Lifeboat presented director Alfred Hitchcock with two very specific technical challenges. One was how to create a 90-minute film when your action was confined to a handful of actors aboard one small boat. The other was how to stage his traditional walk-on appearance when it would be very incongruous to have a portly Englishman in a black suit simply stroll by. The second problem was solved very simply but ingeniously. Hitchcock was featured in an advertisement for a weight-loss pill in a newspaper read by one of the characters. The first problem was a matter of planning the film with storyboards, shot by shot, which the director did better than anyone.
Lifeboat is a based on a novella written by John Steinbeck (The Grapes of Wrath) specifically for Hitchcock. The author had been courted by Hollywood for years but had been wary of “selling out.” When the war came and Steinbeck desire to enlist was thwarted by suspicion of his supposedly radical activities before the war, he was eager for a chance to prove his patriotism and jumped at offer to work with Hitchcock.
The film opens with the sinking of an allied freighter by a U-Boat in the Atlantic. The only person in the lifeboat at first is society writer Constance “Connie” Porter (Tallulah Bankhead), fretting over a run in her stocking. Quickly, other survivors swim up and climb aboard. First is John Kovac (John Hodiak), a coarse sailor from the engine room. Following closely are industrialist Charles Rittenhouse (Henry Hull), nurse Alice MacKenzie (Mary Anderson), wounded sailor Gus Smith (William Bendix), British sailor “Sparks” Garret (Hume Cronyn) and ship’s steward Joe Spencer (Canada Lee). Joe brings shell-shocked civilian Mrs. Higgins (Heather Angel) and her baby. The last to come aboard is Willy (Walter Slezak), a sailor from the U-Boat, with was sunk by gunfire from the stricken freighter.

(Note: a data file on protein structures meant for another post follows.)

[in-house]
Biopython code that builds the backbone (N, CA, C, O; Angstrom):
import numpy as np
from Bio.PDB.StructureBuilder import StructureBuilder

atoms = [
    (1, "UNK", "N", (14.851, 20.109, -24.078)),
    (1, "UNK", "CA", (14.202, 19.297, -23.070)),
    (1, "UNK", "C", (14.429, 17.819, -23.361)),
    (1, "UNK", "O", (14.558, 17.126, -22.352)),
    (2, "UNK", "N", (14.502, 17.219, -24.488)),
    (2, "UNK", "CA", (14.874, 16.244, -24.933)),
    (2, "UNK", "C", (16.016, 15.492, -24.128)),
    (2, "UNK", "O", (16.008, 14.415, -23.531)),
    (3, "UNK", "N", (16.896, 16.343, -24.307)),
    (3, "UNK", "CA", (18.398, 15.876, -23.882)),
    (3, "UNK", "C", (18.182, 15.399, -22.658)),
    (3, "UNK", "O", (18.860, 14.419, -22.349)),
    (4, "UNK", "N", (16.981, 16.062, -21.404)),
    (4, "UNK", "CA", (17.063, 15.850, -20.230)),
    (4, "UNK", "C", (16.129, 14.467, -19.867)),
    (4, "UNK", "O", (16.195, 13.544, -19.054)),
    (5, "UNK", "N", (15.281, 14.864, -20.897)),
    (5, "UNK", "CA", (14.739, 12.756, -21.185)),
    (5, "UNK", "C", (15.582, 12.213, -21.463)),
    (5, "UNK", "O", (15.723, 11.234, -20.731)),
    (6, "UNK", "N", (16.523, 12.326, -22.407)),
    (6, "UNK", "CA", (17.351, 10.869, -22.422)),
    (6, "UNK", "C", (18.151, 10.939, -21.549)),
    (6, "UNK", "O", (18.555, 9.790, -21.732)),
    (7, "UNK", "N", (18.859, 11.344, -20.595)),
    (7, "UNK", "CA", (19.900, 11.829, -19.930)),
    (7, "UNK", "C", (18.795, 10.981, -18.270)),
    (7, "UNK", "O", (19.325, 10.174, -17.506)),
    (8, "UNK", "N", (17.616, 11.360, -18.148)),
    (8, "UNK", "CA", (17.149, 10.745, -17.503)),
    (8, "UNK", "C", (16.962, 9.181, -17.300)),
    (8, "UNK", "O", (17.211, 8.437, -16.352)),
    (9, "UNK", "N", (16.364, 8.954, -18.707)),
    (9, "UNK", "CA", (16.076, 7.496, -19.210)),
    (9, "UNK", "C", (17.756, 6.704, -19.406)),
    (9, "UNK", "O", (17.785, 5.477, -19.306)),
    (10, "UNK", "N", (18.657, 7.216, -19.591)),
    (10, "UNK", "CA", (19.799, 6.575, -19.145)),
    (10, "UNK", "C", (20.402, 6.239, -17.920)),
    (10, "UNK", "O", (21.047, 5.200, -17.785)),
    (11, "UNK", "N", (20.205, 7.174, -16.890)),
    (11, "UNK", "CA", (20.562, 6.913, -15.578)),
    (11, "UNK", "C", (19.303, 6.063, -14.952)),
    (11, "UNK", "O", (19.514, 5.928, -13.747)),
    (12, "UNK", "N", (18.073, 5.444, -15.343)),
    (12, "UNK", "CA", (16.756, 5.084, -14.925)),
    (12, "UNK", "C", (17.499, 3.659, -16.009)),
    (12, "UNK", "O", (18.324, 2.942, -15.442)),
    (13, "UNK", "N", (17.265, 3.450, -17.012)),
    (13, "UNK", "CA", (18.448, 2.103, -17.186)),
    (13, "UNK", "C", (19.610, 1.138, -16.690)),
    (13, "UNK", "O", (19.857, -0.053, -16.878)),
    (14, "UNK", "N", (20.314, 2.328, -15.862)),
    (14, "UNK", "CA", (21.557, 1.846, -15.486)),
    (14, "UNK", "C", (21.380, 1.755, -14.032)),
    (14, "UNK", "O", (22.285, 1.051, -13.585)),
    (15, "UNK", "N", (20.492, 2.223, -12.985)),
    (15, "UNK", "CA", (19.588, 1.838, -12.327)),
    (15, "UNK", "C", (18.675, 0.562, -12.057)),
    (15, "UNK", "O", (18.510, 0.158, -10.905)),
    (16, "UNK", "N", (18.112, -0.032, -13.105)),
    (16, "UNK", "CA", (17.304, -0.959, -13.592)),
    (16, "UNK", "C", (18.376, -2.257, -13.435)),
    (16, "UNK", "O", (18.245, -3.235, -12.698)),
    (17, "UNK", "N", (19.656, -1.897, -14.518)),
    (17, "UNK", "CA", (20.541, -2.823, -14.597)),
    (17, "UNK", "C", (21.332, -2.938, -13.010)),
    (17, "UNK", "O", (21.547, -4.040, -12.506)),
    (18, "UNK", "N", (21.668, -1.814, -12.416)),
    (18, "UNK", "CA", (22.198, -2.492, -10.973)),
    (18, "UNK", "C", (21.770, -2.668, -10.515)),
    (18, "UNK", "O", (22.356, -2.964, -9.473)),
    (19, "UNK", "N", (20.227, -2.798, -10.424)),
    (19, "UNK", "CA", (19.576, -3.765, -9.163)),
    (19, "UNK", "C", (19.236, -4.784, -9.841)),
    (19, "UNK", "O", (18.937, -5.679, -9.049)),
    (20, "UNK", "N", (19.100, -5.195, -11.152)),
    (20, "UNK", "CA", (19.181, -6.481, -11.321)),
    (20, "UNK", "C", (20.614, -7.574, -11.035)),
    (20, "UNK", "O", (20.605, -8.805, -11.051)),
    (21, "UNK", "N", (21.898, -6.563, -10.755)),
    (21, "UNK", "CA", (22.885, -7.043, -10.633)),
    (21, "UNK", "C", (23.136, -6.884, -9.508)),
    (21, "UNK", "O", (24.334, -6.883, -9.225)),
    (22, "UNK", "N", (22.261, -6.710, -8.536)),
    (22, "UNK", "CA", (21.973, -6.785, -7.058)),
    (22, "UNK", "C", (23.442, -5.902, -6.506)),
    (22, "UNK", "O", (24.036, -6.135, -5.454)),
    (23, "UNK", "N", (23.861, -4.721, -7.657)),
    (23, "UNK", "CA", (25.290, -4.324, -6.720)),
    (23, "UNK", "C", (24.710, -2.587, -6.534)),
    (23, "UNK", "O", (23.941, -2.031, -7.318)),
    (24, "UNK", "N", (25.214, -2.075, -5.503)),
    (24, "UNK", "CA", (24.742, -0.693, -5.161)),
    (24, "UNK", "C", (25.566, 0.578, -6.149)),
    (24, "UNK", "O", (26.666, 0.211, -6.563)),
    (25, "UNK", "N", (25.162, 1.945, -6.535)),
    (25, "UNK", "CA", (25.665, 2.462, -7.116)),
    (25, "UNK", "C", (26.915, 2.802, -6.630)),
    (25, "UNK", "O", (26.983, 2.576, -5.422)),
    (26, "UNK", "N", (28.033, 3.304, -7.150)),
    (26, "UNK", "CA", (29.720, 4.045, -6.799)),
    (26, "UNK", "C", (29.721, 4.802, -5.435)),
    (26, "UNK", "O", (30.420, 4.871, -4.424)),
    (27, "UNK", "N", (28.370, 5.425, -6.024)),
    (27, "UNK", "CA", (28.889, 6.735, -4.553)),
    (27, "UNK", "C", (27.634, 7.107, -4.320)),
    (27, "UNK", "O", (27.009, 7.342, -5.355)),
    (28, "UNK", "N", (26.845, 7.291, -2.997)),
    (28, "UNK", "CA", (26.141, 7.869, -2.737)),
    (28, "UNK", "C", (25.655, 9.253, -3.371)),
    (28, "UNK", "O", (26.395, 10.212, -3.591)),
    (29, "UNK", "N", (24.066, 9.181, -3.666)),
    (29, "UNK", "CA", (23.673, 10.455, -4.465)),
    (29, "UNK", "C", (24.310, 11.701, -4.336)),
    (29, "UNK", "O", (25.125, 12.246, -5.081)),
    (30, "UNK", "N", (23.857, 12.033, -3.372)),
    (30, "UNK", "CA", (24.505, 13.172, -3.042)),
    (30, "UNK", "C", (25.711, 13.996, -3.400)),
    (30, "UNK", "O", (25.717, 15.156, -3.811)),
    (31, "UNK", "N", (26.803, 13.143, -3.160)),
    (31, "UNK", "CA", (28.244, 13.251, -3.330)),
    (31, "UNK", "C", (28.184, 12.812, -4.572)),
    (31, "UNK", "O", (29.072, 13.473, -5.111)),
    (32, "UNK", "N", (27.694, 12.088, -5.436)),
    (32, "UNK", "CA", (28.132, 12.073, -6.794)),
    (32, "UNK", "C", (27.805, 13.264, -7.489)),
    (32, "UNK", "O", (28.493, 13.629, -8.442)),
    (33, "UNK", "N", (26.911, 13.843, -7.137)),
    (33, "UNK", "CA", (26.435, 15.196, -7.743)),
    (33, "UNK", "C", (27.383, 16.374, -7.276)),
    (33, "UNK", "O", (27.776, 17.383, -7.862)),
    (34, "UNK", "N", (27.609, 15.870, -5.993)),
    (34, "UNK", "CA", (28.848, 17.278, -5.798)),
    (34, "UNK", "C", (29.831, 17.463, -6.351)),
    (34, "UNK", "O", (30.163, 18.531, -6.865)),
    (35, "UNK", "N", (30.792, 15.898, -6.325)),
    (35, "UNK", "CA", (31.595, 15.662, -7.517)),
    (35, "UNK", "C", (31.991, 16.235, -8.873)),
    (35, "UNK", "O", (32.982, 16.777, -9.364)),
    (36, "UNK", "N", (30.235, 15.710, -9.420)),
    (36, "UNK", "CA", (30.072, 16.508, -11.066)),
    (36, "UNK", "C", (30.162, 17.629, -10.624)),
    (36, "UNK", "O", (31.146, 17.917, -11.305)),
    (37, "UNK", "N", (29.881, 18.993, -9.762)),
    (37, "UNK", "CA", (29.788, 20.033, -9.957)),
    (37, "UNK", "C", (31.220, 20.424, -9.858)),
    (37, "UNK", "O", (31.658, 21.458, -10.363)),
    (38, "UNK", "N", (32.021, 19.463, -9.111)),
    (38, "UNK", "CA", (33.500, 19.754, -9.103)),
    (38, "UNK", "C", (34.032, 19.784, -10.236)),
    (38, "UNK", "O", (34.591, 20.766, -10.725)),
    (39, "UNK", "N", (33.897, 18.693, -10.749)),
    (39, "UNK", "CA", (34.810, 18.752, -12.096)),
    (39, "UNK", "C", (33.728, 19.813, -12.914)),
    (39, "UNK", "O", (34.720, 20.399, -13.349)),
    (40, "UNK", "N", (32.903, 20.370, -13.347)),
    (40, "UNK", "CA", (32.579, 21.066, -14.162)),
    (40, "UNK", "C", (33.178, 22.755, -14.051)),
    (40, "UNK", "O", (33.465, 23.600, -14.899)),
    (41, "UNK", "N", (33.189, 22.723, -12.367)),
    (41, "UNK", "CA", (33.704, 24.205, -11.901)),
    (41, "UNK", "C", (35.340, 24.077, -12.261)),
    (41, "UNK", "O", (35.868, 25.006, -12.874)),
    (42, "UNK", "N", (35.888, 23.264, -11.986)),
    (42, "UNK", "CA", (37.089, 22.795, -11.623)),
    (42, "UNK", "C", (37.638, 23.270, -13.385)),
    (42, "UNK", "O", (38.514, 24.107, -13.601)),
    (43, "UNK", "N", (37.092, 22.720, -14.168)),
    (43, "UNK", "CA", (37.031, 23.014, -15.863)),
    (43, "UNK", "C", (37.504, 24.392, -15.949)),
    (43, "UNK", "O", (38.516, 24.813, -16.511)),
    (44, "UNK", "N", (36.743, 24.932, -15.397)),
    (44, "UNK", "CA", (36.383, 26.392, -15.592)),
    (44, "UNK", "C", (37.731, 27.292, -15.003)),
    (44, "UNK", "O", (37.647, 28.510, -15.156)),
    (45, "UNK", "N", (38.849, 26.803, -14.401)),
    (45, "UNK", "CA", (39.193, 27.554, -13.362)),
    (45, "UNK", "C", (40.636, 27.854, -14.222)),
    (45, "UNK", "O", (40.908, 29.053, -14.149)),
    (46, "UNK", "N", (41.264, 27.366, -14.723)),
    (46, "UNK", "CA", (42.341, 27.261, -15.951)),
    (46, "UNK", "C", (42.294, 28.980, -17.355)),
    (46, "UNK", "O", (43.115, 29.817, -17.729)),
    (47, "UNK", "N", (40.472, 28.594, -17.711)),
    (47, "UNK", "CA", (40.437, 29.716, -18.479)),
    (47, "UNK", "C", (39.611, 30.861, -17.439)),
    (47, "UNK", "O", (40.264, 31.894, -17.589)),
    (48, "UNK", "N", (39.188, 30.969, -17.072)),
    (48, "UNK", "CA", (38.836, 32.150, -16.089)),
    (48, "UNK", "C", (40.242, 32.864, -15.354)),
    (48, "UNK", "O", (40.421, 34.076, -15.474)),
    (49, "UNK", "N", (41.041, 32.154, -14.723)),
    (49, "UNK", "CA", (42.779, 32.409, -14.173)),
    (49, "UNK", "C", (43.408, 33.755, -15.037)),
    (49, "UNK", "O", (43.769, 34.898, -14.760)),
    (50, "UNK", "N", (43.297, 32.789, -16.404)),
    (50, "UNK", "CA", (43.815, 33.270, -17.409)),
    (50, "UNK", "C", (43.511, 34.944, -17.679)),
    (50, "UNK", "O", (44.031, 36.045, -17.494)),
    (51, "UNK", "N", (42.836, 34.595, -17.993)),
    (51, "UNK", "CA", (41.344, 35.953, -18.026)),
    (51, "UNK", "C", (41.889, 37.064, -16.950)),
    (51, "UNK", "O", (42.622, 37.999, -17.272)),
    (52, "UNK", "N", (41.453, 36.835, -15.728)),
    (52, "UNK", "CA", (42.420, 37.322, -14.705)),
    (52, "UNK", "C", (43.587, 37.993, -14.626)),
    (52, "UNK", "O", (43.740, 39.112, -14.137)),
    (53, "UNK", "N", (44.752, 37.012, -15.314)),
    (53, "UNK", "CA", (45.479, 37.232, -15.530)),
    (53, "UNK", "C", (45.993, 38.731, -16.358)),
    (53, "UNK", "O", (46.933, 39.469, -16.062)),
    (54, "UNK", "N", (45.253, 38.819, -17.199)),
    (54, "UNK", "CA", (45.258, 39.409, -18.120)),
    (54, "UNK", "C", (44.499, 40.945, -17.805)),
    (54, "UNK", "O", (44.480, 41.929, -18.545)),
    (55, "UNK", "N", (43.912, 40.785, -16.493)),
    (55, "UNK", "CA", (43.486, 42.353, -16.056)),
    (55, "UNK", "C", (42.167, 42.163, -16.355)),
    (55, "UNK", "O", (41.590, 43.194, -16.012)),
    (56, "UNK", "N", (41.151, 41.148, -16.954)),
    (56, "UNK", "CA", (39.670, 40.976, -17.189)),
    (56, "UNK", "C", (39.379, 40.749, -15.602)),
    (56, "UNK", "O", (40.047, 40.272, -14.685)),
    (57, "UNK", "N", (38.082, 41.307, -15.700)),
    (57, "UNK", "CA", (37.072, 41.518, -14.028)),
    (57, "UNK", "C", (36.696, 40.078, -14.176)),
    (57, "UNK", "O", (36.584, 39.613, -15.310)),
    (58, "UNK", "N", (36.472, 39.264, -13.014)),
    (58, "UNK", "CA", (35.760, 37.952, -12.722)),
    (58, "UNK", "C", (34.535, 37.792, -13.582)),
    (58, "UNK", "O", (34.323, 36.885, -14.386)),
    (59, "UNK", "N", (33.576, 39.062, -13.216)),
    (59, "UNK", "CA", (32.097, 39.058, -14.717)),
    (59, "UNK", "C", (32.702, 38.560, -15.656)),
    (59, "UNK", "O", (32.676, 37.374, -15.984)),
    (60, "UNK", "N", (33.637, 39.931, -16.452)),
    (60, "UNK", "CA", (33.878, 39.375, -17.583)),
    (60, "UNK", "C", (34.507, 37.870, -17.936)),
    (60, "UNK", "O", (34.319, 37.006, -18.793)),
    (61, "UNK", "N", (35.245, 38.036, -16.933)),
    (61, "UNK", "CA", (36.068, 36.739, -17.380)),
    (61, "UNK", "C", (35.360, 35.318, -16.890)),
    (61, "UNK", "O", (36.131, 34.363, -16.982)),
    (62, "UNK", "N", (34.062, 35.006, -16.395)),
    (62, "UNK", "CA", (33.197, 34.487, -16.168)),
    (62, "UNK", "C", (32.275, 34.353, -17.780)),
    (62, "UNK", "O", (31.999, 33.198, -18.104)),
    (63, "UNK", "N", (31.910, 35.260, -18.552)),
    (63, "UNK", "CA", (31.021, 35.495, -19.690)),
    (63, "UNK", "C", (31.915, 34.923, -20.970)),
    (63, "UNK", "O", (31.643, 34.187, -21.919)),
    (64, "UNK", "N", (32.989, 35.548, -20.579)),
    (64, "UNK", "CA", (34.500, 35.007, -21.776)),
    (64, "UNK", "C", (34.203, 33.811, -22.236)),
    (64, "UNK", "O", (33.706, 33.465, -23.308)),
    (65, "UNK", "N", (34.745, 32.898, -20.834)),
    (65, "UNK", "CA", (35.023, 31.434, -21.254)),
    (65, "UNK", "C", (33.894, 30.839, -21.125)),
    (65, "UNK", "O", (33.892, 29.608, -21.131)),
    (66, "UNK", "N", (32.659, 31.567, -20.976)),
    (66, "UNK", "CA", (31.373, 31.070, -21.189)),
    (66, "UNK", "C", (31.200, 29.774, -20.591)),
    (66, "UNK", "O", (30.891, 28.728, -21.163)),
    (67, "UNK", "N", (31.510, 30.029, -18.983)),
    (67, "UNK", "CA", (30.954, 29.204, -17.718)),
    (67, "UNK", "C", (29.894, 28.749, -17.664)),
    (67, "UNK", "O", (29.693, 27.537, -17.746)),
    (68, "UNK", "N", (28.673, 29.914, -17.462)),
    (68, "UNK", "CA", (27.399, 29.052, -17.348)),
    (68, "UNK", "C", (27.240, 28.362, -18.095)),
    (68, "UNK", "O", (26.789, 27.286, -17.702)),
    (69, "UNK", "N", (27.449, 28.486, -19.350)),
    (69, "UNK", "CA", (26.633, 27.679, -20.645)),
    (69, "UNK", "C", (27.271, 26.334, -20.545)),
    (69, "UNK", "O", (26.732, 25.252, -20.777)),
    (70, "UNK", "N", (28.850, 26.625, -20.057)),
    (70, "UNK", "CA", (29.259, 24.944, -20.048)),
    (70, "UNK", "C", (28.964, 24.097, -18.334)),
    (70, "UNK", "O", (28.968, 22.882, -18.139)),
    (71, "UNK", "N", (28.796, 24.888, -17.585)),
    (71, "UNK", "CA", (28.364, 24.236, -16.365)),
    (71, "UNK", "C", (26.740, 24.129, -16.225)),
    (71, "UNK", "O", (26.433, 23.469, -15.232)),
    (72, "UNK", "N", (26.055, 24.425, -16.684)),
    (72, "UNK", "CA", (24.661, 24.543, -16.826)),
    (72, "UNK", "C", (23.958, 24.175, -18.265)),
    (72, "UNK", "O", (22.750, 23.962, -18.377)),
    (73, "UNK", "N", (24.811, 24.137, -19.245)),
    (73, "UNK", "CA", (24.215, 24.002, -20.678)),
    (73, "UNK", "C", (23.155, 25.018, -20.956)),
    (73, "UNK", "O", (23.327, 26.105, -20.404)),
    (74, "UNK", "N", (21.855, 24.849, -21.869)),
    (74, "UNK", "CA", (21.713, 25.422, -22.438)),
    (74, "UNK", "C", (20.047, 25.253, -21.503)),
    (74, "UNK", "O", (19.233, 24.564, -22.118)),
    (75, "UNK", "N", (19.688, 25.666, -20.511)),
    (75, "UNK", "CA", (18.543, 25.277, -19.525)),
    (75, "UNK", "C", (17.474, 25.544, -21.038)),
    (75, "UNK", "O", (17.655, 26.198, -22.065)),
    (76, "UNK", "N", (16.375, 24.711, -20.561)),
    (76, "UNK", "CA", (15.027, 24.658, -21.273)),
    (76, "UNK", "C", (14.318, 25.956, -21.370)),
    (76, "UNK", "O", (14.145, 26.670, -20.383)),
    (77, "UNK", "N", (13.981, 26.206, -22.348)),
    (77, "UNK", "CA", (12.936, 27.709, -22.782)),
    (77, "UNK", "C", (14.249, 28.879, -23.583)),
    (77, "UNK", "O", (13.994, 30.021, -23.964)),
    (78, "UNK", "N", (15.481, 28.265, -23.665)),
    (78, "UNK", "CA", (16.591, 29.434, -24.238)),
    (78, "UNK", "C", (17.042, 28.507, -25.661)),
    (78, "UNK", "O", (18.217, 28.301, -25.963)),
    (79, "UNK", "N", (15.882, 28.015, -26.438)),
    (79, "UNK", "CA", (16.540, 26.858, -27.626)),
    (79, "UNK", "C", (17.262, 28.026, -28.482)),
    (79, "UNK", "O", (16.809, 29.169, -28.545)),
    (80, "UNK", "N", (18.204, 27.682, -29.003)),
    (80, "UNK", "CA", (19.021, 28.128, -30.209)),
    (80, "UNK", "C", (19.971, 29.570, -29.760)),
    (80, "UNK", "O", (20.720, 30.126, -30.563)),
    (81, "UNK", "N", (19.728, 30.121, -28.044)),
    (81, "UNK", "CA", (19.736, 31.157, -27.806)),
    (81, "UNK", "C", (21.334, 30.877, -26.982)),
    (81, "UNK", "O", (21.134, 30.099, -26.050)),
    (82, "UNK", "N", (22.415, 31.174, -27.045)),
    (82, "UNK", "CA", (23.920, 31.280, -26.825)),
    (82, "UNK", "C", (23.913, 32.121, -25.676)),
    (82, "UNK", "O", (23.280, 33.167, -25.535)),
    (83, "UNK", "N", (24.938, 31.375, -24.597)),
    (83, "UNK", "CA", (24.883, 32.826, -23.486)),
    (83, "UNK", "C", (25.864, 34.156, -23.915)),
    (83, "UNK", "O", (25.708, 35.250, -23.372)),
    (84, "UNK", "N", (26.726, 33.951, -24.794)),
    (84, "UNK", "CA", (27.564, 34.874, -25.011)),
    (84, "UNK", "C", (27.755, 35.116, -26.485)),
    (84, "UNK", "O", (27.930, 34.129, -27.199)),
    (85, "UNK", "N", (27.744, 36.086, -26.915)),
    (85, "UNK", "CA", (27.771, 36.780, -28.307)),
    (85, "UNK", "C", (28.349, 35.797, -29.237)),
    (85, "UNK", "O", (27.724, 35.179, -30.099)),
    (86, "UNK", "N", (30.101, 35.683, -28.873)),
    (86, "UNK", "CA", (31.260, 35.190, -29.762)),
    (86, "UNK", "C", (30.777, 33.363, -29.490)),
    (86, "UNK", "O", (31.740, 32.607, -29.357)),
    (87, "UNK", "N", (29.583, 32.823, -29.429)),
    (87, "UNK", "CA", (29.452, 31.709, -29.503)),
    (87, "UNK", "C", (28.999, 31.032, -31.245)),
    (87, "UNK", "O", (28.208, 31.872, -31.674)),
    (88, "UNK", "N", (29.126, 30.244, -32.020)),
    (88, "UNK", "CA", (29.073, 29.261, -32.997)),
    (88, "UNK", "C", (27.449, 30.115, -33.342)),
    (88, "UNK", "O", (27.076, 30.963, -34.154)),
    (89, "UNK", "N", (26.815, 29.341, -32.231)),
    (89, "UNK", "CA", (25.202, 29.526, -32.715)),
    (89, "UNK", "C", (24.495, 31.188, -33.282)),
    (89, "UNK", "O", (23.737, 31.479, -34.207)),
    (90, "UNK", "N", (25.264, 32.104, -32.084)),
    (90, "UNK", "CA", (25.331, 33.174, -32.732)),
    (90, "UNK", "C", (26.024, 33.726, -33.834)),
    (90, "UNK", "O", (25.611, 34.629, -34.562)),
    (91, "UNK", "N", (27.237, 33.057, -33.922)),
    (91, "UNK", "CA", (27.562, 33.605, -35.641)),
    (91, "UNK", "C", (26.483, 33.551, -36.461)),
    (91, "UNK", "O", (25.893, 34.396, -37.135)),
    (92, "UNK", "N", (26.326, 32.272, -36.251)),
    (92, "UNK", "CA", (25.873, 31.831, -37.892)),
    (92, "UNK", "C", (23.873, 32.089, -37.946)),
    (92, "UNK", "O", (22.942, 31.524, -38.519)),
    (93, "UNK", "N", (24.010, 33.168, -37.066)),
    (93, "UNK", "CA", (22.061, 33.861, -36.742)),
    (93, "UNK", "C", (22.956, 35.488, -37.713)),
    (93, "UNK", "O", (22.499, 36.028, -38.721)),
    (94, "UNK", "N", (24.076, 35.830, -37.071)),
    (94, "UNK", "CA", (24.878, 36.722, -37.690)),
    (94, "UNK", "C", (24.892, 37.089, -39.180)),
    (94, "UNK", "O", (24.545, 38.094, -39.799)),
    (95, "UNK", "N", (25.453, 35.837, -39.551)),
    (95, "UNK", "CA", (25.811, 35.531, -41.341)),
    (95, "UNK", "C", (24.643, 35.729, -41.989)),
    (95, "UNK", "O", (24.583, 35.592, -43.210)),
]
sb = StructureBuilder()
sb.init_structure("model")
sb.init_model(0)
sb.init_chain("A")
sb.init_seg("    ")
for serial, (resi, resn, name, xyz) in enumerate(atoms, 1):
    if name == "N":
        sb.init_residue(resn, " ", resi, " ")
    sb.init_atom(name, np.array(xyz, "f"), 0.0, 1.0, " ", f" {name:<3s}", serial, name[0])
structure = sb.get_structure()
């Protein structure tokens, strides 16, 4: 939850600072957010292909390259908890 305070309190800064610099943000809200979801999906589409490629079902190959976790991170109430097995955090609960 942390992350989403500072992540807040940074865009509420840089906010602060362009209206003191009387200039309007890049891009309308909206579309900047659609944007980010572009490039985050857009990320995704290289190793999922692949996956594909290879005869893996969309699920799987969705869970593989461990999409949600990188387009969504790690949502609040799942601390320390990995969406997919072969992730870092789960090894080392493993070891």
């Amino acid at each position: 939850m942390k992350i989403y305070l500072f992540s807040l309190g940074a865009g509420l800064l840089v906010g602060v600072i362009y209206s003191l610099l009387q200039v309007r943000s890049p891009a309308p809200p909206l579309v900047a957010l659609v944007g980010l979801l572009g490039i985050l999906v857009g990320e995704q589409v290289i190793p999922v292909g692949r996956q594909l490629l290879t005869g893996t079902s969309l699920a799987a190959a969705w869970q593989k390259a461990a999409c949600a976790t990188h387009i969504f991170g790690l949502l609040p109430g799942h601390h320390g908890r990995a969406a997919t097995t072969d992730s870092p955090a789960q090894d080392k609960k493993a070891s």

At first the boat is divided about what to do with Willy. Kovac is all for throwing him overboard in retaliation for the U-Boat shelling the other lifeboats. Rittenhouse refuses to do the “uncivilized” thing. Fortunately, the worldly Connie speaks German and Willy is able to, if not win everyone’s trust, at least stave off drowning. Slowly, as the survivors weather crisis like not having a compass to find the direction to Bermuda and the need to amputate Gus’ gangrenous leg, they begin to depend more and more on Willy’s experience as a seaman. However, it also becomes clear that the German is not playing straight with the other survivors. Is he really taking them to Bermuda or to rendezvous with another German ship?
The part of Willy is cast and written beautifully. Walter Slezak has a boyish, appealing face and, at first, Willy is jovial and competent. The other key character is Tallulah Bankhead’s Connie. Going totally against type, Hitchcock made the spoiled society dame the most resilient and ultimately the most competent survivor. She’s as salty as the water around the boat.
Make no mistake, Lifeboat is a wartime propaganda film, as evidenced by Willy’s final act and his reaction to it, as well as the reaction of the young German survivor from the end of the film. Still, it’s one of Hitchcock’s more significant technical achievements. It is more artistically successful than Rope because the director was not confined the gimmick of the “endless” take.
Unfortunately, it was less than a box office hit due to a negative reaction to the “positive” portrayal of Willy. Having seen the film again, I can only say that this is rather baffling. Equally perplexing is Steinbeck’s later charge that the portrayal of Joe was somehow “racist.” The black steward’s character may fall short by modern standards, but for 1944, I’d have to say it wasn’t bad. His line, “Do I get a vote, too?” could even be seen as a gentle but pointed dig at Jim Crow.